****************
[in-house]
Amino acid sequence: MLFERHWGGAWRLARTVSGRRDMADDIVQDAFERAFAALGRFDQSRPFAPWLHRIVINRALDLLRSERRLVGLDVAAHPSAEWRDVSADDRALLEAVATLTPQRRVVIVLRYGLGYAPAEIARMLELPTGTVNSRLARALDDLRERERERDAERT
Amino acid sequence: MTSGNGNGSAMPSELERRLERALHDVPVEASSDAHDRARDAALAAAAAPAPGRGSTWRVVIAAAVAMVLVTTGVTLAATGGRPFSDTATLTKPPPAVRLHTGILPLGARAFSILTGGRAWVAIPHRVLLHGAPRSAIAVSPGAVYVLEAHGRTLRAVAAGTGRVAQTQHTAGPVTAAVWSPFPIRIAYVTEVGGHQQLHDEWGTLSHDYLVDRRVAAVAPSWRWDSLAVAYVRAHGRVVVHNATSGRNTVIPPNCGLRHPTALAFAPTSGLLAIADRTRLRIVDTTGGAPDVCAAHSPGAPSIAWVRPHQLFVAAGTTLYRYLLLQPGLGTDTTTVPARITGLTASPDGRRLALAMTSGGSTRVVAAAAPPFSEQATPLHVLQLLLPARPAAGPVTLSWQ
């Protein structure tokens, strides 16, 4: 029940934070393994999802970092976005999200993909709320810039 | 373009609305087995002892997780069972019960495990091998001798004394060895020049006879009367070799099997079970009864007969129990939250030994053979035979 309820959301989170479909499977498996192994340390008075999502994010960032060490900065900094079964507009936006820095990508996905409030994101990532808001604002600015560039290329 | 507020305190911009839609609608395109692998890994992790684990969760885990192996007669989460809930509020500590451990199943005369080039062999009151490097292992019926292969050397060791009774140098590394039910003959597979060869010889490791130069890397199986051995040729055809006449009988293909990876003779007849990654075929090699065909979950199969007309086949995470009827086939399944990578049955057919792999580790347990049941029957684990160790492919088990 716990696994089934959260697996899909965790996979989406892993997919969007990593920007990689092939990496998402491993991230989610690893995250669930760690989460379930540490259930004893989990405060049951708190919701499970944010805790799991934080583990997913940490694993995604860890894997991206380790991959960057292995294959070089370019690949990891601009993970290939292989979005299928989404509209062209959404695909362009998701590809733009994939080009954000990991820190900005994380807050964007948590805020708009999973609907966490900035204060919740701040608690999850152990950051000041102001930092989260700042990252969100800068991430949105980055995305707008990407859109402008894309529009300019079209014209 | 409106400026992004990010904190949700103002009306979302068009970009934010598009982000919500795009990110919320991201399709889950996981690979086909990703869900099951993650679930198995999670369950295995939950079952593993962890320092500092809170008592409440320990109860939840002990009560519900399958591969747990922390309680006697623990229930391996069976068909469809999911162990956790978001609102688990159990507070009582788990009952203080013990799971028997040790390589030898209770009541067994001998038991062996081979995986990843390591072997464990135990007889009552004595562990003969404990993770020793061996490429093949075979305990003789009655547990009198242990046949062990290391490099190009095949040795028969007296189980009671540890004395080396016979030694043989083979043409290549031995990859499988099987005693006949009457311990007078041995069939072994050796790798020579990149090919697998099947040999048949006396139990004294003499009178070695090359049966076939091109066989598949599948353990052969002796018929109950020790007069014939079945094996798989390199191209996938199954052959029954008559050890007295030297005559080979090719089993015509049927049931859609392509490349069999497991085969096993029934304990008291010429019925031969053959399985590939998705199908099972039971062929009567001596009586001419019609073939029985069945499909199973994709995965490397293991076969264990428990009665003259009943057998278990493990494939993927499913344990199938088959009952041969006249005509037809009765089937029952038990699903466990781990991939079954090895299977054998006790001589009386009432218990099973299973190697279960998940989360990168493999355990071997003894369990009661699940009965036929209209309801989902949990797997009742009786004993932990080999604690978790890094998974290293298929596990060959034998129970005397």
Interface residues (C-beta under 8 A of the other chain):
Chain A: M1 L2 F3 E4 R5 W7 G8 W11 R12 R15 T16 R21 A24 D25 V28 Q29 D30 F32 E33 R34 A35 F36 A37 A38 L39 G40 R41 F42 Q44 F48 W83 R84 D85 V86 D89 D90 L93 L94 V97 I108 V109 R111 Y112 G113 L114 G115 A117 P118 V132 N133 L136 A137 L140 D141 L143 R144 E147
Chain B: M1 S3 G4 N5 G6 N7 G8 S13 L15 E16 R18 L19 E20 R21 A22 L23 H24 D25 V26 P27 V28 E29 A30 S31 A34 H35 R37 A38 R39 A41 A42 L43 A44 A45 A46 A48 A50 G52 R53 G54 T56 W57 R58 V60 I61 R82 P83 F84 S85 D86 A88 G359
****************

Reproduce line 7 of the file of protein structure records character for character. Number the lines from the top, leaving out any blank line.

Chain B: M1 S3 G4 N5 G6 N7 G8 S13 L15 E16 R18 L19 E20 R21 A22 L23 H24 D25 V26 P27 V28 E29 A30 S31 A34 H35 R37 A38 R39 A41 A42 L43 A44 A45 A46 A48 A50 G52 R53 G54 T56 W57 R58 V60 I61 R82 P83 F84 S85 D86 A88 G359